salute to a city tree

by Margaret Tsuda

Image: Akintola Hanif via HYCIDE
Image: Akintola Hanif via HYCIDE

Your roots push and
hump under the cement
that men have
lain upon you as if
you were a
prisoner to be
                even water.

The exhaust gas of
many motors has
stripped and blackened
a half of your branches.

The bright tender
green of your buds
and leaves
is grayed by the
smokeshade of
the city.

But passersby
can see that
you believe
“I am that which lives.
I will grow.”

For this
we humbly
                salute you!

In an Arbor Day booklet prepared for Newark school students in 1916, Shade Tree Commission secretary Carl Bannwart wrote: “The more you come to know of trees, the more you’ll come to love them. And whatsoever you truly love, you take care of without urging.”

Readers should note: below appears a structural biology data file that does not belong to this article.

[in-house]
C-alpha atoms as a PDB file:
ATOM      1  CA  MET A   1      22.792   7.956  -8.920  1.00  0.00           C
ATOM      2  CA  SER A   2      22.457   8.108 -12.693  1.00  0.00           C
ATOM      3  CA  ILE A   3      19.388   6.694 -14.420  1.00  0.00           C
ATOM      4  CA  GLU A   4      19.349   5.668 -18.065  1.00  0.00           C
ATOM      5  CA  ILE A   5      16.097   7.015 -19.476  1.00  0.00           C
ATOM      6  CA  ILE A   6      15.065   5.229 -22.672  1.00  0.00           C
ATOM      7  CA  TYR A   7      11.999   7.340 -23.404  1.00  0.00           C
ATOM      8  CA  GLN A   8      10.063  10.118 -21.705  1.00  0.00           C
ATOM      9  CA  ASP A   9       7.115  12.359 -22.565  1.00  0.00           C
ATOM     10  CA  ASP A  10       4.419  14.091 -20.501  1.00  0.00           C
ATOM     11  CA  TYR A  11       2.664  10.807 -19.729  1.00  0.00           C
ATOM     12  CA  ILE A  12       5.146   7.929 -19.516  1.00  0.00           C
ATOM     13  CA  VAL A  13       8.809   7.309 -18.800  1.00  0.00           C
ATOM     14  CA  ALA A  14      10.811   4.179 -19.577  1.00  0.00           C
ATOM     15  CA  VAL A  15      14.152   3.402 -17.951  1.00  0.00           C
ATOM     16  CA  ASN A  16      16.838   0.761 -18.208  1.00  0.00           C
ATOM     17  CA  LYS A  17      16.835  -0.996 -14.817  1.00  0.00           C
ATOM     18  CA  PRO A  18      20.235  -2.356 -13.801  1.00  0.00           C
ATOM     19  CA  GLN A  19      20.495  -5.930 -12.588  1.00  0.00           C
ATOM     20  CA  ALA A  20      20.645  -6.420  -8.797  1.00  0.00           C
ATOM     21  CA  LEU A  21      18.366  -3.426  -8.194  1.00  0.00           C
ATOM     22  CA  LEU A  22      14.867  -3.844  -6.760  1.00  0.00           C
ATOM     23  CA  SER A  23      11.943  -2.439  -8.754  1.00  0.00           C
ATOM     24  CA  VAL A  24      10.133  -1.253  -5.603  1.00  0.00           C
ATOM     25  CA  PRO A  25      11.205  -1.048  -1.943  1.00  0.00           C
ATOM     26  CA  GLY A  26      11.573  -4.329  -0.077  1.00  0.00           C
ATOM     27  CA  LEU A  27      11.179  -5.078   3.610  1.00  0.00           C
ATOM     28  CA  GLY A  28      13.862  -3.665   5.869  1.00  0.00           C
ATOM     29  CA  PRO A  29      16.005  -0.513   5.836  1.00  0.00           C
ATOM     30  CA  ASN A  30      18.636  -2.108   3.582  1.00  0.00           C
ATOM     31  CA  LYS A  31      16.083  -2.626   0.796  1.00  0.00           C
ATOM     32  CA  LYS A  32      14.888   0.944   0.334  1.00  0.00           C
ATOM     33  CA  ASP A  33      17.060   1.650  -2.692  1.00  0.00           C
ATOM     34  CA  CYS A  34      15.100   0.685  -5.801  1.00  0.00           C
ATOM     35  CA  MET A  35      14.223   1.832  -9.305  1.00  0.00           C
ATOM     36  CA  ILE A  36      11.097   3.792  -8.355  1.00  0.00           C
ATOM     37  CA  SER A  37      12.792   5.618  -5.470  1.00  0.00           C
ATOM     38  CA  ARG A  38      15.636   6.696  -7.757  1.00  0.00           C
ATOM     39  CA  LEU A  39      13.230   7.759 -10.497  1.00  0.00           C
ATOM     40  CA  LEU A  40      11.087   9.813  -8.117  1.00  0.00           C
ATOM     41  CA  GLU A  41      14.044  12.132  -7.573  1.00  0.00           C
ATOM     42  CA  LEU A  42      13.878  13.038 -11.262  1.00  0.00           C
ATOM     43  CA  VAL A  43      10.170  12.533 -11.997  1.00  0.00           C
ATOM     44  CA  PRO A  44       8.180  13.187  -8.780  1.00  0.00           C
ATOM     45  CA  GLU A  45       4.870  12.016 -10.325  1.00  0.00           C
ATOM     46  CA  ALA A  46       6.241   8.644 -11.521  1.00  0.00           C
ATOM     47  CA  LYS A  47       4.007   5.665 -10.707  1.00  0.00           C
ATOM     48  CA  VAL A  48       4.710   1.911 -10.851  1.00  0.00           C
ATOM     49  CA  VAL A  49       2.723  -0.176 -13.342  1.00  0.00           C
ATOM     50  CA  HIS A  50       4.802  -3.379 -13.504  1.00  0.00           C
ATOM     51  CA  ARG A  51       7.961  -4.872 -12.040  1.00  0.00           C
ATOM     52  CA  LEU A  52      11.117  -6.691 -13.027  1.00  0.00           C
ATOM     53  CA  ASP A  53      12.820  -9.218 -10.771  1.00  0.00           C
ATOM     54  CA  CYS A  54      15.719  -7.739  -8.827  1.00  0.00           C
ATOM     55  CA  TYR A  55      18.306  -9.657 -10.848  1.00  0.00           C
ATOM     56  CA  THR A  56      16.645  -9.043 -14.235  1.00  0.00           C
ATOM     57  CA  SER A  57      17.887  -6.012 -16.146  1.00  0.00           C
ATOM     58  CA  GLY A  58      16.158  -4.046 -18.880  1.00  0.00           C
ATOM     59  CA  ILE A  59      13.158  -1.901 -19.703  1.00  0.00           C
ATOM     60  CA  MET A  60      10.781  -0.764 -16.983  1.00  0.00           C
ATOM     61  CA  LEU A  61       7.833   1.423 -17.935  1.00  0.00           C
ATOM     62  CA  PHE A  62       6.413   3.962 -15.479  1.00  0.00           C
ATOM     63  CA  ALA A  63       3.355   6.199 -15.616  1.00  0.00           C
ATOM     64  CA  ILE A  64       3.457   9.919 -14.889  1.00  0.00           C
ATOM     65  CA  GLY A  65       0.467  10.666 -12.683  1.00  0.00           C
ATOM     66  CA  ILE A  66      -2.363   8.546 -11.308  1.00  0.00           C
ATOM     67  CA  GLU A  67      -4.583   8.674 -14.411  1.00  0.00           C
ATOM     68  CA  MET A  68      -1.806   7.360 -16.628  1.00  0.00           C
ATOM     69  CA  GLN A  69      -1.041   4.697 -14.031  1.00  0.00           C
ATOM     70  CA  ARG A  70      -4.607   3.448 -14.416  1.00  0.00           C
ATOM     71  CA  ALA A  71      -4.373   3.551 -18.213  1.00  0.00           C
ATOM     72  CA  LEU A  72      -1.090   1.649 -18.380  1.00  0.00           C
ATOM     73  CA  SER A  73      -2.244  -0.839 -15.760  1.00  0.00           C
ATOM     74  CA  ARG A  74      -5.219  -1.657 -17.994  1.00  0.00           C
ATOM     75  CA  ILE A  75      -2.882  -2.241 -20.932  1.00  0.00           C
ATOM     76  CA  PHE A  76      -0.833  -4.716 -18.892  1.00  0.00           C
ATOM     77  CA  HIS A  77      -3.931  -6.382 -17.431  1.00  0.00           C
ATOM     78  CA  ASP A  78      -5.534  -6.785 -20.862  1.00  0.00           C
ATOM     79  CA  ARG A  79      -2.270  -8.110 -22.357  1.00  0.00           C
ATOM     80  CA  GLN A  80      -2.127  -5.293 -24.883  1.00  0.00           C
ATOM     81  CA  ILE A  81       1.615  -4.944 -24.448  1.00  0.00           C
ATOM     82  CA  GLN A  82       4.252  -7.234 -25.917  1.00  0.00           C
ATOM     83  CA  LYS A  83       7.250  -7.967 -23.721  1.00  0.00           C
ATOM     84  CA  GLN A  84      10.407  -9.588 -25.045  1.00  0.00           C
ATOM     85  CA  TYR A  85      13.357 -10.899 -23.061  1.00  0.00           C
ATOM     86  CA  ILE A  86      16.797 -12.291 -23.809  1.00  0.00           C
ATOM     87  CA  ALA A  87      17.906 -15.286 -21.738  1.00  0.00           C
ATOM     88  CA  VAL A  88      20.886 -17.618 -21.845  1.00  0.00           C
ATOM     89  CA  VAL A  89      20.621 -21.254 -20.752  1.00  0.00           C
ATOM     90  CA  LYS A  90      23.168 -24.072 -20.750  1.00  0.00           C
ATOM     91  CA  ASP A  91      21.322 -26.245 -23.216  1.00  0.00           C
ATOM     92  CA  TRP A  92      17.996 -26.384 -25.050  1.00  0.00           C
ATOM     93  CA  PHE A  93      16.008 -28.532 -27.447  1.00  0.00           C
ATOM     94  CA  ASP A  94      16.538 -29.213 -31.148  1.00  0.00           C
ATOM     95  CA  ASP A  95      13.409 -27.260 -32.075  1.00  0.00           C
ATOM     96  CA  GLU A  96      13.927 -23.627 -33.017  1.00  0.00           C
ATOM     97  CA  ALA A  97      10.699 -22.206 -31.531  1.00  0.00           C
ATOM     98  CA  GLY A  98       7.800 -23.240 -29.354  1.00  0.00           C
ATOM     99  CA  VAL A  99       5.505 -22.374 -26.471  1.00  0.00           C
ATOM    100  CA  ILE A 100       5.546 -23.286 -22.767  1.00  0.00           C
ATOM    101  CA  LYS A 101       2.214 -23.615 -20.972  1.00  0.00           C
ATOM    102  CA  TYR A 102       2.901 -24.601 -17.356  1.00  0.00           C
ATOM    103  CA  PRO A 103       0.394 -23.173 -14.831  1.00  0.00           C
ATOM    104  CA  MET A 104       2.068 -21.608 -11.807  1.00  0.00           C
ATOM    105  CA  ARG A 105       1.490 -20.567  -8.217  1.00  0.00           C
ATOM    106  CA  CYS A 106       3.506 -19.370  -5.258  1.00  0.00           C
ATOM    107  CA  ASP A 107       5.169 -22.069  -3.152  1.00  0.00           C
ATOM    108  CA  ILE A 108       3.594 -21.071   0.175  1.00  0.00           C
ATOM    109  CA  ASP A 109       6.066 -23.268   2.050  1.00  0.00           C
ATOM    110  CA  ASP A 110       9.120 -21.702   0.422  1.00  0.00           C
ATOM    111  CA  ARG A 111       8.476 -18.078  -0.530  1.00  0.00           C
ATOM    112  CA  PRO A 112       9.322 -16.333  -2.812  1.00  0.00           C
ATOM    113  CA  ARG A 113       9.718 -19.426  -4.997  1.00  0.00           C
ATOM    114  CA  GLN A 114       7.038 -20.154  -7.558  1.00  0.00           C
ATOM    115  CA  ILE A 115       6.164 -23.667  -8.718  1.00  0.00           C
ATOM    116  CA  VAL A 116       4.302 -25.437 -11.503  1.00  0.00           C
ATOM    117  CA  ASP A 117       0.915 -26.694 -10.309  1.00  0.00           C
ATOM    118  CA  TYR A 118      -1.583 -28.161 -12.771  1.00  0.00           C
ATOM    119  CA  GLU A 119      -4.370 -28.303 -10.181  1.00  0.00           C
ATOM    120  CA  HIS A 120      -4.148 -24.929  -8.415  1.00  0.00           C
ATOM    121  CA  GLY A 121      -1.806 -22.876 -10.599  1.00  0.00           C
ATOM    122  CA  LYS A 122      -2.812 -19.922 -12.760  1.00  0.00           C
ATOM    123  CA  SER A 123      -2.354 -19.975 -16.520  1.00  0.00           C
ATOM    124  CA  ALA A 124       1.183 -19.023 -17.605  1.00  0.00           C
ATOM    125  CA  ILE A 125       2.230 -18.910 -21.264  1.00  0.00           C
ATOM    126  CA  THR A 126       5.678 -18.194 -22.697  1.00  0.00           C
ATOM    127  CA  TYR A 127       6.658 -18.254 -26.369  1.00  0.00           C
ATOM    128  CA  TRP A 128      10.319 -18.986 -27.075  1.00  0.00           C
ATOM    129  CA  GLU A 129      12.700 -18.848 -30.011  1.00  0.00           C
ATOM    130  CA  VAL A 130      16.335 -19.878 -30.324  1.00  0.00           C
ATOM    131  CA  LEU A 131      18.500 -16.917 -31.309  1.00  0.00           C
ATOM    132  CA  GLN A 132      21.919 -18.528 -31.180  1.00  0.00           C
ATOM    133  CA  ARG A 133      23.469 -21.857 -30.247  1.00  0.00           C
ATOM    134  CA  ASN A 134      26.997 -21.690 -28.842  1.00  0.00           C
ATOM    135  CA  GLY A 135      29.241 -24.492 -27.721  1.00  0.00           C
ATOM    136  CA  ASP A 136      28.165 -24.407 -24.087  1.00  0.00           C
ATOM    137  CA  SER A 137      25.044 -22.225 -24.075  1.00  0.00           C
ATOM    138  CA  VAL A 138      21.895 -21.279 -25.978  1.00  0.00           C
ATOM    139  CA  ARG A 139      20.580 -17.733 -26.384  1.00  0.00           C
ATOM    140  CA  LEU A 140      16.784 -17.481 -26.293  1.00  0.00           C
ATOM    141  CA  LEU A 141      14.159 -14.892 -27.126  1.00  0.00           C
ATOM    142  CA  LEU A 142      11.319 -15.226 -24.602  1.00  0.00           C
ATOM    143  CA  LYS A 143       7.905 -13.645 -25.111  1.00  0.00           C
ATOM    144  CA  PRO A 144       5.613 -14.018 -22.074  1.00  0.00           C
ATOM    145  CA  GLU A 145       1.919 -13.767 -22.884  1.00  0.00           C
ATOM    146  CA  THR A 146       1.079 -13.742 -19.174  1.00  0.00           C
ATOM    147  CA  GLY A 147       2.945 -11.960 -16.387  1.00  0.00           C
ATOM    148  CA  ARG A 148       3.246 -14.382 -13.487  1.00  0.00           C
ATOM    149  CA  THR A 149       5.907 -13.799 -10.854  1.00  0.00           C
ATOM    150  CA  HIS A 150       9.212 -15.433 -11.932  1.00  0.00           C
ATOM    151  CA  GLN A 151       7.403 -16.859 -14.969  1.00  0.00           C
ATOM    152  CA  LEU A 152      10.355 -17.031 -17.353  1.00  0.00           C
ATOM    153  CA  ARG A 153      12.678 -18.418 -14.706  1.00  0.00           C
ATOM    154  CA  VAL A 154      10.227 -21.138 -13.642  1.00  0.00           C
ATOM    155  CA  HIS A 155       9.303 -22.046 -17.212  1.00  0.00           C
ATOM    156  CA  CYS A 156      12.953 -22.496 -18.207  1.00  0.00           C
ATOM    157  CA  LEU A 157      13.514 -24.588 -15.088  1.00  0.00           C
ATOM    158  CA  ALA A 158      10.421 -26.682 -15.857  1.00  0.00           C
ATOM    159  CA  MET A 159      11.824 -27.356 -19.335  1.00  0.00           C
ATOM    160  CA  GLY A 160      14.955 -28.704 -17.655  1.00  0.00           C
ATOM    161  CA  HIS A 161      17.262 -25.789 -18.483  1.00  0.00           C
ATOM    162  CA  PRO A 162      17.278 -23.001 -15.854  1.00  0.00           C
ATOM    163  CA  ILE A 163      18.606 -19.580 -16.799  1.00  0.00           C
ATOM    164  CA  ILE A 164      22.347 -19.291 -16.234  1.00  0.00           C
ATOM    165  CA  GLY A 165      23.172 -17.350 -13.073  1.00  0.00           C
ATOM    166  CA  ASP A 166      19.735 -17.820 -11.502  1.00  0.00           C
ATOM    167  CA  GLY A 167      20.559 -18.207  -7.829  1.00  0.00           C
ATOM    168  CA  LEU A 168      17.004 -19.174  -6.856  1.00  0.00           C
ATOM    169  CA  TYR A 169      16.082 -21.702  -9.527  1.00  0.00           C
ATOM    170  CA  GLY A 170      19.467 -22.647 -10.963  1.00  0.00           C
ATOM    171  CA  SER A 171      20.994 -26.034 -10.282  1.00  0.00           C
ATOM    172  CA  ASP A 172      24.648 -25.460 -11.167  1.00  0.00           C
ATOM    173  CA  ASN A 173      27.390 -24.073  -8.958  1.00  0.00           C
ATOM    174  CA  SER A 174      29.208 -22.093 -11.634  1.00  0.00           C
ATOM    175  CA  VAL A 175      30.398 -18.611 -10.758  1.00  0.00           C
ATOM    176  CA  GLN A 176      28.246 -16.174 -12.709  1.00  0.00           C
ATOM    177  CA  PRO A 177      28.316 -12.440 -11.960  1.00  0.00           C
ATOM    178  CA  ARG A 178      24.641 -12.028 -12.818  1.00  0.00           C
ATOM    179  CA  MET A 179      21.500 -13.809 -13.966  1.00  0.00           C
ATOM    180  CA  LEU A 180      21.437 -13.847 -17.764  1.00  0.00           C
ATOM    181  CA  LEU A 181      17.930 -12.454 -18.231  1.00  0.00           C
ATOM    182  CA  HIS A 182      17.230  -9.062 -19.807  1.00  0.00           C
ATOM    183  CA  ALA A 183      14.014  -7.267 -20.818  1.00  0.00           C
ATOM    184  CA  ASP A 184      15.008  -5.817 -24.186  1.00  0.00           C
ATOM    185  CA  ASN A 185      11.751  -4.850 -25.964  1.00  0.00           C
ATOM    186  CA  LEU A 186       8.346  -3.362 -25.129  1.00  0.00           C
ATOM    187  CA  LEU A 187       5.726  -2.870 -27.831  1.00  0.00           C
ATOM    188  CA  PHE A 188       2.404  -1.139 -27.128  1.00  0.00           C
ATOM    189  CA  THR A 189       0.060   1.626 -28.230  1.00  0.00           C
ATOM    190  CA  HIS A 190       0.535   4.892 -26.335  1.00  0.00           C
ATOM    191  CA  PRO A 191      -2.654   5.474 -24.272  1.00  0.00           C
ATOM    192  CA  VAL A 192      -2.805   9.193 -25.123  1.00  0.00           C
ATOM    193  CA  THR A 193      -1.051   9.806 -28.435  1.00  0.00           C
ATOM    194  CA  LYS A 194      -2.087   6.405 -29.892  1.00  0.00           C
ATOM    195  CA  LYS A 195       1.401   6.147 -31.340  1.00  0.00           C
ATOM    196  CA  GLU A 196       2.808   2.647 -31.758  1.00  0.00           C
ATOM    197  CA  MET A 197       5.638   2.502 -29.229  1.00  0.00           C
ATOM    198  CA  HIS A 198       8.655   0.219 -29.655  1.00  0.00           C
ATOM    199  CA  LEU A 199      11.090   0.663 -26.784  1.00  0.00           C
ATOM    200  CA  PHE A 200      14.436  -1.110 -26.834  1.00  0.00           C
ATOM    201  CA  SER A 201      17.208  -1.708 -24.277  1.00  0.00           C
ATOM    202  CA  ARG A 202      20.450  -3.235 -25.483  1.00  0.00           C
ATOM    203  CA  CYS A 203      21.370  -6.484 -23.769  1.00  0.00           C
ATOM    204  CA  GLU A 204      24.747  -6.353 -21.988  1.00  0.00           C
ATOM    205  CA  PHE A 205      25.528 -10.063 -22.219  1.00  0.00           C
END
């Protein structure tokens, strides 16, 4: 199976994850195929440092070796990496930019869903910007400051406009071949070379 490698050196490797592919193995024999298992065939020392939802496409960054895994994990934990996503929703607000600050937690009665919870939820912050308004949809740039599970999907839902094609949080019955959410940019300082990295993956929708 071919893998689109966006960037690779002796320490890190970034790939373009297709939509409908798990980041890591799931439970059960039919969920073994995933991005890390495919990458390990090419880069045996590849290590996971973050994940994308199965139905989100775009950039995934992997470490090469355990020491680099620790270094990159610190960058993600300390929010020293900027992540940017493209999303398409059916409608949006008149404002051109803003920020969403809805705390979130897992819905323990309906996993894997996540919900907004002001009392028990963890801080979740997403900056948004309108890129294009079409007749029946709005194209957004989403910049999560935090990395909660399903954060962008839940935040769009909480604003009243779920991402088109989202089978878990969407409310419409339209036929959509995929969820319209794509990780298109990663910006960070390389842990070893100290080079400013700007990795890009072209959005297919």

The Christian Science Monitor of November 14, 1970, published this poem by longtime resident Margaret Tsuda. It appeared in her collection Cry love aloud in 1972.

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